So the Eurozone has weaker growth and lower interest rate prospects than the U.S. So the euro falls short of the dollar on both comparisons. Indeed, in terms of purchasing power parity, the dollar should be 26 percent stronger against the euro based on fundamentals.

Clearly the dollar wins over the euro … the second most widely-held global currency … from the facts I’ve laid out above.

The U.S. is ground zero of the financial crisis and is the largest economy in the world, so it’s understandable why the world’s focus has shifted here during the worst economy since the Great Depression. And that tunnel vision can play a big role in global sentiment toward the U.S. dollar, too.

The U.S. economy has a burgeoning budget deficit, nearly 10 percent of GDP. And the debt load in the U.S. has risen from 65 percent of GDP before the crisis, to a projected 100 percent of GDP by 2011.

These are major issues for the administration to tackle. And these burdens threaten economic growth and recovery for the U.S., as well as the rest of the world, because of the world’s heavy reliance on the American consumer.

But in the Eurozone, things aren’t so rosy either …

The common currency in Europe is only in its tenth year of existence. And just eight months ago, there was speculation of a potential breakup of the euro. Italy and Ireland were said to be threatening to withdraw from the euro.

Since the crisis began, the EU’s Growth and Stability Pact, which sets the maximum budget deficit for euro member countries, hasn’t just been disregarded … it’s been completely blown-out of the water!

Only seven of the sixteen countries are operating within the maximum limit, and some countries are running budget shortfalls three and four times bigger than the ceiling set forth.

These are major problems, both structurally and politically. But even with the stimulative spending programs, many of the weaker EU countries are still deep in recession.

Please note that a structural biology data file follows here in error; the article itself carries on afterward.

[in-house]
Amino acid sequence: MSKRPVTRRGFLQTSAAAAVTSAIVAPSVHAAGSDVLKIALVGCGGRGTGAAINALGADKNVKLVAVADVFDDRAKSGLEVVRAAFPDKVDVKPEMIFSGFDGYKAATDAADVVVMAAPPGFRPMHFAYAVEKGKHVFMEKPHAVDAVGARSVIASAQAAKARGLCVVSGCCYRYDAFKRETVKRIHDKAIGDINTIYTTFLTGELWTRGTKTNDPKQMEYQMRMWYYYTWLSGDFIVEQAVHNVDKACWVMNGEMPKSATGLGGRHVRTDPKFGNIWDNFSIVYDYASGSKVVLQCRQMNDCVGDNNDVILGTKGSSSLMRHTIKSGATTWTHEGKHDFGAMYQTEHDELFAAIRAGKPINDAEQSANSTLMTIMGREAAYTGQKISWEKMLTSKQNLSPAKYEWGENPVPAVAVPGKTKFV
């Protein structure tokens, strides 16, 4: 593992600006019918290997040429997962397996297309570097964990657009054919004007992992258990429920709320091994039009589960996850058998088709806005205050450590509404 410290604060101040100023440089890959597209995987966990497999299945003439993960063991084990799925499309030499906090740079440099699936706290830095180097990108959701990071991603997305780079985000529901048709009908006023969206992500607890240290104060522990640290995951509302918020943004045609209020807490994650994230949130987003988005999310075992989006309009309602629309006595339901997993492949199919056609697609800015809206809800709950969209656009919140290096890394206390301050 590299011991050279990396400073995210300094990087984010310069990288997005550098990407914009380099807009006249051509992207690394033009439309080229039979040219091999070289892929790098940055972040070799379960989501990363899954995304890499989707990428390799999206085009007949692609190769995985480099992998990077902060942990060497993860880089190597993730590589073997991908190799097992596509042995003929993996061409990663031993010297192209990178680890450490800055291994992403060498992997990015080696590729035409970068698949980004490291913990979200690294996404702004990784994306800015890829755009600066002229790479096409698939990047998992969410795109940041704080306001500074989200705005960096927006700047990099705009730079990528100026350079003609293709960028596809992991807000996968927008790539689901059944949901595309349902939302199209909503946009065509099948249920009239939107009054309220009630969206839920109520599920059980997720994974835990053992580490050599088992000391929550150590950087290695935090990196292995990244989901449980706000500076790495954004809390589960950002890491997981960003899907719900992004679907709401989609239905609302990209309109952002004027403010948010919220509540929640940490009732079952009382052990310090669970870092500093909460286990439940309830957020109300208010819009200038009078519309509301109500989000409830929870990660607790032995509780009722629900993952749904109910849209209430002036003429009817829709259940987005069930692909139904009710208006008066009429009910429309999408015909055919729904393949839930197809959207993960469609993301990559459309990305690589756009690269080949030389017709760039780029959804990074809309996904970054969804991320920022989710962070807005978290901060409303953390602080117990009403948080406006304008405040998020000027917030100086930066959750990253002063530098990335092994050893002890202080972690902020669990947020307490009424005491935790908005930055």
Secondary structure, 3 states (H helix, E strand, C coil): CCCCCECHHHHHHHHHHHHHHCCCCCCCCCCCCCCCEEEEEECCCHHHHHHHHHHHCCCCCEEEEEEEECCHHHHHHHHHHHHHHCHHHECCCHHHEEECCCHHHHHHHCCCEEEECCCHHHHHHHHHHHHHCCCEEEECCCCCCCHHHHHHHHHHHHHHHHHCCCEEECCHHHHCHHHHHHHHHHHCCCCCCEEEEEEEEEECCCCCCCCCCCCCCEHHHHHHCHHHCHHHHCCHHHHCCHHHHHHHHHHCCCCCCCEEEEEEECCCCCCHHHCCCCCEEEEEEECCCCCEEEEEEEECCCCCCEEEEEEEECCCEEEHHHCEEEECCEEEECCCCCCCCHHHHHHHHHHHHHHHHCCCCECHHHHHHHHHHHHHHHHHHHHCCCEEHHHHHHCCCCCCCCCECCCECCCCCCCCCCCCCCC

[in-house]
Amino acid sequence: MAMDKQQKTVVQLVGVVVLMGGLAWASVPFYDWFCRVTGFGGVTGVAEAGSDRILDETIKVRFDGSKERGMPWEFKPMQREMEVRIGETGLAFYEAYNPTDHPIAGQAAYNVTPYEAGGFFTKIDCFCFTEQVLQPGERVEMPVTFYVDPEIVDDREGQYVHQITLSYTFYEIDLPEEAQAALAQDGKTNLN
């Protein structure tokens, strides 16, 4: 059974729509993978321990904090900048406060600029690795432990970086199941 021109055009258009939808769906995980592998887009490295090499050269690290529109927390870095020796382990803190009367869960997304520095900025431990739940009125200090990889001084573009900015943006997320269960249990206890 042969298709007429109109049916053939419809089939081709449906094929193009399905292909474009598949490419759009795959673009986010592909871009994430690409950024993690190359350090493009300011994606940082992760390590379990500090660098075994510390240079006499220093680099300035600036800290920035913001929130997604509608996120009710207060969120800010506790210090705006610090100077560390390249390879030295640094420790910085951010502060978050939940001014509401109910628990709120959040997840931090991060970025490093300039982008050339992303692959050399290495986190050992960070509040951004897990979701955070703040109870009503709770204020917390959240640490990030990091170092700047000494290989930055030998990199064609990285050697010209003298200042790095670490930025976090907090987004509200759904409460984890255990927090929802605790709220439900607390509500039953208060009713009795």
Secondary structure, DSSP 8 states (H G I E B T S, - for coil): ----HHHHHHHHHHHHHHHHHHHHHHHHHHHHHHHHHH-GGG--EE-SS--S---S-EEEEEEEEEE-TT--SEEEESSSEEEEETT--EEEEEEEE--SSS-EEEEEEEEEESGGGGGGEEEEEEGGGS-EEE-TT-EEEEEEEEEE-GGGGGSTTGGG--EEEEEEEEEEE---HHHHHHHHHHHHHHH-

Weaker euro members are stuck - they can't devalue their currency.
Weaker euro members are stuck — they can’t devalue their currency.

Plus there’s one key issue that threatens the viability of the common currency: These countries would typically turn to currency devaluations to help stem the bleeding in their economies by increasing exports. But remember, as members of the euro, they can’t.

Even worse, they’re dealing with a currency that’s gained 20 percent over the last eight months against the currencies of two of their main trading partners: The U.S. and China.

To add to the challenges of the uneven economic performances within the Eurozone, the banking system in Europe is expected to see more write-downs of bad debt than that of U.S. banks.

So for those who think the euro is positioned to become the new primary world reserve currency — it’s not likely.

A better bet, in my opinion, is that the problems in the euro area will fall under the microscope again. And the viability of the euro will, again, be brought into question.

In this era of globalization, economies around the world have proven to be highly correlated and highly interdependent. So while the global economy is piecing together a tepid recovery, when looking for viable dollar alternatives among other major liquid currencies … there simply aren’t any.



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terence karkabe
22 Nov 09, 21:36
last remaining (viable) world currency

Having absorbed as much as possible of Brian Riches article Weighing Alternative World Reserve Currencies to the U.S. Dollar I conclude that the only remaining option is to take the world back to a GOLD STANDARD and let the chips fall where they may.